In addition, GL 12 authorizes “all transactions and activities prohibited by EO 13850 that are ordinarily incident and necessary to the wind down of operations, contracts, or other agreements, including the importation into the United States of goods, services, or technology” not otherwise authorized in the above provision. According to FAQ 659, this authorization includes “the importation into, or the exportation from, the United States of goods, services, or technology (other than the exportation of diluents) involving PdVSA or any entity in which it owns, directly or indirectly, a 50% or greater interest (other than ALBA de Nicaragua (ALBANISA) or any entity in which ALBANISA owns, directly or indirectly, a 50% or greater interest).” That authority is valid through 12:01 a.m. EST on February 27, 2019.
Importantly, the authorization related to petroleum and petroleum product imports does not appear to be limited to transactions “ordinarily incident and necessary to the wind down of operations” as is the case for other transactions authorized by GL 12.
Finally, GL 12 states that it does not authorize the export of diluents, transactions or dealings with ALBANISA, or the “divestiture or transfer of any debt, equity, or other holdings in, to, or for the benefit of” PdVSA.
General License 13 – Nynas AB
GL 13 (Authorizing Certain Activities Involving Nynas AB) permits certain activity involving Sweden-based company Nynas and its subsidiaries. Specifically, the GL allows “all transactions and activities prohibited by EO 13850” provided that Nynas and its subsidiaries are the only PdVSA entities involved in the transaction or activity. Under the GL, any payments for the direct or indirect benefit of a blocked person other than Nynas or its subsidiaries must be placed into a blocked account. The GL further clarifies that it does not authorize the export of any items to PdVSA or its subsidiaries except Nynas or a Nynas subsidiary. The license is valid through 12:01 a.m. EST on July 27, 2019.
General License 14 – US Government Activities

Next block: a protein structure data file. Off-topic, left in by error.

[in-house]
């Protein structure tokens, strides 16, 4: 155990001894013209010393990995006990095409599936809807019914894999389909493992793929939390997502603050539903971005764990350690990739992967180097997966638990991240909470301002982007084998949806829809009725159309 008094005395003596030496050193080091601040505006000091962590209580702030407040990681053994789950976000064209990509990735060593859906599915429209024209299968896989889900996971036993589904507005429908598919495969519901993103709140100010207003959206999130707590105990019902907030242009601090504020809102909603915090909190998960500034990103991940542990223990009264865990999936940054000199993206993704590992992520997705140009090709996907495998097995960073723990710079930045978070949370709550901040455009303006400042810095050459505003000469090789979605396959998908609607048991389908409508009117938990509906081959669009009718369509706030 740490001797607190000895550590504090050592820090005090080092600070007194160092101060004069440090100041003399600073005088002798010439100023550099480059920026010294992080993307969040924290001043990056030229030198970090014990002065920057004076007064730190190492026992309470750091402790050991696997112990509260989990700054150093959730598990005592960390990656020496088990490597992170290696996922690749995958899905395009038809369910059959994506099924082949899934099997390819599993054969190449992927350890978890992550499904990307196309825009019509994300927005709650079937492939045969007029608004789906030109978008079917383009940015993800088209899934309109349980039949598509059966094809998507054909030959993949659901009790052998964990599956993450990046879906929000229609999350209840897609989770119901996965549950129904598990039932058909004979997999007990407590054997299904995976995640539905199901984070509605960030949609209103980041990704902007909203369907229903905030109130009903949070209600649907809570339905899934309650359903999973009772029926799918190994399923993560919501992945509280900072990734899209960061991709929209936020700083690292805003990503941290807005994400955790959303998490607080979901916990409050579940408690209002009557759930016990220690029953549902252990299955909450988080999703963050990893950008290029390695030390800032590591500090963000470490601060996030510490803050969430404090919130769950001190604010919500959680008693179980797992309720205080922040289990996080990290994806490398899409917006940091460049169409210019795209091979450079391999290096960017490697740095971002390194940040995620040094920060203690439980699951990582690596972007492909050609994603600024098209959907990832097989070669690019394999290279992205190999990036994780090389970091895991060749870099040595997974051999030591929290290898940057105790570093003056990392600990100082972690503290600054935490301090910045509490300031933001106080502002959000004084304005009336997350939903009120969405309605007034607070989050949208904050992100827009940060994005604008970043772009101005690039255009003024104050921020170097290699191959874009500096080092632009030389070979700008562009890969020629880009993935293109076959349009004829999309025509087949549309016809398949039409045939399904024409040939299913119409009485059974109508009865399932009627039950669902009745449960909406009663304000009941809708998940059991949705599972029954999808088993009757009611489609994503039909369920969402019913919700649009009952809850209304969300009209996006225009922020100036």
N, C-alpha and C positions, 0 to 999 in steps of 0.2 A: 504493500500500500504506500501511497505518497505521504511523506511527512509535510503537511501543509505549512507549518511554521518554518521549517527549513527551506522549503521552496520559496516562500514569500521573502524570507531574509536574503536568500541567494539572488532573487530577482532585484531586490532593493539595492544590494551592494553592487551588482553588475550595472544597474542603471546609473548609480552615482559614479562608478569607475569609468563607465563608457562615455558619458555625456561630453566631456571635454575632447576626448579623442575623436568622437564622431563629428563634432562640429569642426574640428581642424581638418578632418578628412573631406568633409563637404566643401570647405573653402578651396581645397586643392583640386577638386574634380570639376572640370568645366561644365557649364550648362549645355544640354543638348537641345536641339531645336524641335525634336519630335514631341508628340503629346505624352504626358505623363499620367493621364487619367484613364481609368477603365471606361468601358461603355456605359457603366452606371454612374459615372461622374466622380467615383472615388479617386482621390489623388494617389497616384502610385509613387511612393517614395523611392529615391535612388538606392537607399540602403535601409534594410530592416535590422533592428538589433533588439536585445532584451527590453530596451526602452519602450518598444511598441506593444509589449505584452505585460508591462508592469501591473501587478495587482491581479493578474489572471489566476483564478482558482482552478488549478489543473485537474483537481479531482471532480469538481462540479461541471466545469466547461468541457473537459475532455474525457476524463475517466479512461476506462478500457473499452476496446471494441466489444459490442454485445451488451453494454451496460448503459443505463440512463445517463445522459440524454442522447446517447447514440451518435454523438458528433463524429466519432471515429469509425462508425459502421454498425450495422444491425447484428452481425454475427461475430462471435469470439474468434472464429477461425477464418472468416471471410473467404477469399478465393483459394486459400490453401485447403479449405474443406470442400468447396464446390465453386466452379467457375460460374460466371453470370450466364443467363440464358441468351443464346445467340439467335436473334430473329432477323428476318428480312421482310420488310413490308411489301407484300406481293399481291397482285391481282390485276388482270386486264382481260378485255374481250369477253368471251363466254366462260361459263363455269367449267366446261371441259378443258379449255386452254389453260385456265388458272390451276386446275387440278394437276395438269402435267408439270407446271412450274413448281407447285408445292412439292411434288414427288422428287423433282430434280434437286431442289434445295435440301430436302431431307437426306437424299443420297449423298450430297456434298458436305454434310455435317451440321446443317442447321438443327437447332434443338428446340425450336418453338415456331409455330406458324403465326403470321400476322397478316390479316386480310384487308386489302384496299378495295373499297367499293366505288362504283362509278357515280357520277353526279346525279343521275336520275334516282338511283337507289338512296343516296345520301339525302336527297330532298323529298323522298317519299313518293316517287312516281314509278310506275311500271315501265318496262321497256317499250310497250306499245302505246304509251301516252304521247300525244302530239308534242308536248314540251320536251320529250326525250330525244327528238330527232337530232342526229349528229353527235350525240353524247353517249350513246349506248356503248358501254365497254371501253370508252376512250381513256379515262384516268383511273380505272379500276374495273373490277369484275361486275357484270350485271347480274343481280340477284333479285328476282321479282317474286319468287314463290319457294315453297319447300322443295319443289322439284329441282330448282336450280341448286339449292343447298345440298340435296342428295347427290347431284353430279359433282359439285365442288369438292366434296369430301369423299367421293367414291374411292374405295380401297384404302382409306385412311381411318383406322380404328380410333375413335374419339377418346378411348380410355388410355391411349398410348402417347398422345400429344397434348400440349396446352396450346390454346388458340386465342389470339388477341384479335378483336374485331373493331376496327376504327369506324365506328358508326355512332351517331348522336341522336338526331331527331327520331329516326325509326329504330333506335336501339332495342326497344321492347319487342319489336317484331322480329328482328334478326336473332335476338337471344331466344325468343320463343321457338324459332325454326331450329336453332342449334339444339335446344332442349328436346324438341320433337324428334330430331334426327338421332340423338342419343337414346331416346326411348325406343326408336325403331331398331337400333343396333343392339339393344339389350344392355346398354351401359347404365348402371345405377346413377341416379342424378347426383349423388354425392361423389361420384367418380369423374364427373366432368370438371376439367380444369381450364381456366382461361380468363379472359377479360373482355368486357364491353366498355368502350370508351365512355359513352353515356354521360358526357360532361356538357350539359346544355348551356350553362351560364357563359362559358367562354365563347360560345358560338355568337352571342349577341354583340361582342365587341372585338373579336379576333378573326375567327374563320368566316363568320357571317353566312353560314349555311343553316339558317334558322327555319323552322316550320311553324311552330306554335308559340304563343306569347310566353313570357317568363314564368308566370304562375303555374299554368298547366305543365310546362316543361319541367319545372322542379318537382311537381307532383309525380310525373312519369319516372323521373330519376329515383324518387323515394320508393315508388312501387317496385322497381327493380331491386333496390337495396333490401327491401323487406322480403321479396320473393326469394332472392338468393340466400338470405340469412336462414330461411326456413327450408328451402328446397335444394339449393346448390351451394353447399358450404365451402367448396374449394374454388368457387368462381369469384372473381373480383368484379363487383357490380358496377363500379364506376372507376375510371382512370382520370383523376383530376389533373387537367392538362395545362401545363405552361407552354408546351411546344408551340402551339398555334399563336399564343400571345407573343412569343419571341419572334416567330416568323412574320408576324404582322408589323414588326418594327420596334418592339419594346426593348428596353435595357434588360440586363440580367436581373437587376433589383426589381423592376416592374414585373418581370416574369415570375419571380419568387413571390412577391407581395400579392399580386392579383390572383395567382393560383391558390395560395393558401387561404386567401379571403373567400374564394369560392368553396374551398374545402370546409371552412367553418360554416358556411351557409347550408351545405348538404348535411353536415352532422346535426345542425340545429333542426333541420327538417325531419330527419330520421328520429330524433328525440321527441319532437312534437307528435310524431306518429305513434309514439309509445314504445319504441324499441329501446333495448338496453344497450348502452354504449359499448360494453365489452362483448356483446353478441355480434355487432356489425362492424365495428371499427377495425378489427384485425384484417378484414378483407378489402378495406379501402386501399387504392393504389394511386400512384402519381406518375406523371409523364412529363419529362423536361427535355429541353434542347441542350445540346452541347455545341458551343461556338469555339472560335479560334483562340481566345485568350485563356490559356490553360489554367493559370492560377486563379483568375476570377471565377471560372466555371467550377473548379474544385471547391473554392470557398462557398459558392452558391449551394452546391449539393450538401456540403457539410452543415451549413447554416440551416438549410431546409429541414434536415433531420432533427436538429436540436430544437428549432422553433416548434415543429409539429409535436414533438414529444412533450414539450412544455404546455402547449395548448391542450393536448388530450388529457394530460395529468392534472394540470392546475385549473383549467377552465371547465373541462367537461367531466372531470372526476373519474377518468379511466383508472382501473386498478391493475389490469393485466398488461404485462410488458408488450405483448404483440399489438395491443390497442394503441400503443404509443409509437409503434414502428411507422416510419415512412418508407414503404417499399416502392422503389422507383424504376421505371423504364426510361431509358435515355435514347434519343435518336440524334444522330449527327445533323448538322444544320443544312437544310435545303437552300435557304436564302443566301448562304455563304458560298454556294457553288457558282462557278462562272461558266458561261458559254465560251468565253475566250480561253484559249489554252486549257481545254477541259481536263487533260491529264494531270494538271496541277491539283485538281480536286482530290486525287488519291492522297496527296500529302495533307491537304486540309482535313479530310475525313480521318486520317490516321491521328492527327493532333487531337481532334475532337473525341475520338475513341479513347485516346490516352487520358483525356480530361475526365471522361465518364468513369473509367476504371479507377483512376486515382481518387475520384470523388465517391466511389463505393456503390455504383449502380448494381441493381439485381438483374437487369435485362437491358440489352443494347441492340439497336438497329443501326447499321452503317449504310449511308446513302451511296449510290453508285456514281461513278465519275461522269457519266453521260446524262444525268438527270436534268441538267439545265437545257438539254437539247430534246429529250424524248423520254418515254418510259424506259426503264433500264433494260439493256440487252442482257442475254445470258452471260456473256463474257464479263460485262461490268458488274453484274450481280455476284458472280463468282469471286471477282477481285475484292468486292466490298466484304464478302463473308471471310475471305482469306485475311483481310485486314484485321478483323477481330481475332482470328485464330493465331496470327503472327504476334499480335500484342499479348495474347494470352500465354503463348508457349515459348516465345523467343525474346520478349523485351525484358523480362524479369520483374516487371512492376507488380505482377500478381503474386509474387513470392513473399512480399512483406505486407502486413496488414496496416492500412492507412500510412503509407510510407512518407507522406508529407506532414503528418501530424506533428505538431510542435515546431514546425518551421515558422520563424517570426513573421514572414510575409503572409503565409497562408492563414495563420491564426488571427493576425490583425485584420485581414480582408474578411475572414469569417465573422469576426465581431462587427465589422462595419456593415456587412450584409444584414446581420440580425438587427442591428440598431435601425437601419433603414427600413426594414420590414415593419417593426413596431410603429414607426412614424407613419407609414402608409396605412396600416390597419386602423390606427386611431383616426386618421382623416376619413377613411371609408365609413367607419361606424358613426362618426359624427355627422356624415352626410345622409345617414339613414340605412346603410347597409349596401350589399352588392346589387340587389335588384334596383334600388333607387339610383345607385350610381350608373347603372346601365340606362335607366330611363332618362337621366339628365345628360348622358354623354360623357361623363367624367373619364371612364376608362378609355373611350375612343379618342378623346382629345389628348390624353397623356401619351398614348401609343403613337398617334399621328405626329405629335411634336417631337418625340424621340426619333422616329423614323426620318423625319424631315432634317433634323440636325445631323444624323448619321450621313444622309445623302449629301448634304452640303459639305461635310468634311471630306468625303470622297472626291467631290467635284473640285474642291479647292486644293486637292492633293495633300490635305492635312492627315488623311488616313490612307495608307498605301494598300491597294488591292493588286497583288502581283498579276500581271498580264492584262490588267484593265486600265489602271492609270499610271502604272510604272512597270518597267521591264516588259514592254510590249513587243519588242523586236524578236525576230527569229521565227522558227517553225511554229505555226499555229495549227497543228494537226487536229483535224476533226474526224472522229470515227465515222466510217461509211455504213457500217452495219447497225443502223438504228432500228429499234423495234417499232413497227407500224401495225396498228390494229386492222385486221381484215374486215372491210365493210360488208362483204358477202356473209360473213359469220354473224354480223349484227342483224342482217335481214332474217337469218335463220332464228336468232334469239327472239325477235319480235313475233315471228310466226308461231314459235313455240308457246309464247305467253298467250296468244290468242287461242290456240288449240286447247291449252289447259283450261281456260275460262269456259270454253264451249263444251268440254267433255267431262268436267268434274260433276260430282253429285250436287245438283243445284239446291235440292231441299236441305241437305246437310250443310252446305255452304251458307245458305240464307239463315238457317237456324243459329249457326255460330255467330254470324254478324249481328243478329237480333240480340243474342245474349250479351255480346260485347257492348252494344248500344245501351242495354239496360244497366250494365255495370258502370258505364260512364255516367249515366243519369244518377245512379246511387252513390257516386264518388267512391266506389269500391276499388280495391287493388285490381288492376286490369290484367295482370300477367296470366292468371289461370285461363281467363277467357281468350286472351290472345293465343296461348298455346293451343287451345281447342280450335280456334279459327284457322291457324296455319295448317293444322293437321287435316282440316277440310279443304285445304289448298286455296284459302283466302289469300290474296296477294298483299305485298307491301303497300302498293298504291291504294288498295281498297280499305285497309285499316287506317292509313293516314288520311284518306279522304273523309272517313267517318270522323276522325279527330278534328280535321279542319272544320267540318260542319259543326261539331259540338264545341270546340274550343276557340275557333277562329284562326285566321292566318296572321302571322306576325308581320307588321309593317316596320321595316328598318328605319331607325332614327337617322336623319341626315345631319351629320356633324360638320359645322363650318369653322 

Finally, GL 14 (Official Business of the United States Government) permits certain transactions and activities conducted pursuant to official business of the US government.
Amended General License 3C
GL 3 has been amended and superseded by GL 3C (Authorizing Transactions Related to, Provision of Financing for, and Other Dealings in Certain Bonds) (replacing previously issued GLs 3A and 3B). The previously issued GL 3 authorized certain transactions and dealings in specifically enumerated bonds contained in the GL 3 annex. GL 3C contains an annex, but all bonds issued by PdVSA and by Petrozuata Finance Inc. have been removed and placed in the annex to GL 9B (discussed above). GL 3C also clarifies that “any divestment or transfer of, or facilitation of divestment or transfer of, any holdings in such bonds must be to a non-US person.”
The GL further authorizes “all transactions prohibited by Subsection l(a)(iii) of EO 13808 that are ordinarily incident and necessary to facilitating, clearing, and settling trades of holdings in GL 3C Bonds” listed in the annex, provided such trades were placed prior to 4:00 p.m. EST on February 1, 2019, as well as “all transactions and activities…ordinarily incident and necessary to the wind down of financial contracts or other agreements that were entered into prior” to the February 1 deadline. Such financial contracts and other agreements must be wound down by 12:01 a.m. EST on March 11, 2019.
FAQ 662 adds that GL 3C’s authorizations include “for example, engaging in transactions related to the receipt and processing of interest or principal payments, and acting as a custodian for US and non-US persons’ holdings in GL 3C Bonds, including acting as a custodian for a non-US person after that person has received GL 3C Bonds from a US person in a divestment transaction.”
GL 3 also previously authorized certain dealings in bonds issued by US entities owned or controlled by the Government of Venezuela and issued prior to August 24, 2017. GL 3C contains a similar provision, but the provision no longer applies to Nynas, PDVH, CITGO, or any of their subsidiaries. Instead, certain dealings in bonds issued by such entities are authorized under GL 9B (see above).
FAQ 662 adds that, “US persons may continue to hold their interests in the GL 3C Bonds, but are subject to certain restrictions on the sale of those bonds in the secondary market” and that GL 3C “does not generally authorize US persons to purchase or acquire new interests in the GL 3C Bonds.” It then clarifies that, “to the extent that divesting or transferring holdings in the GL 3C Bonds from US persons to non-US persons requires engaging in certain GL 3C Bond transactions,” US persons are authorized to engage in such transactions.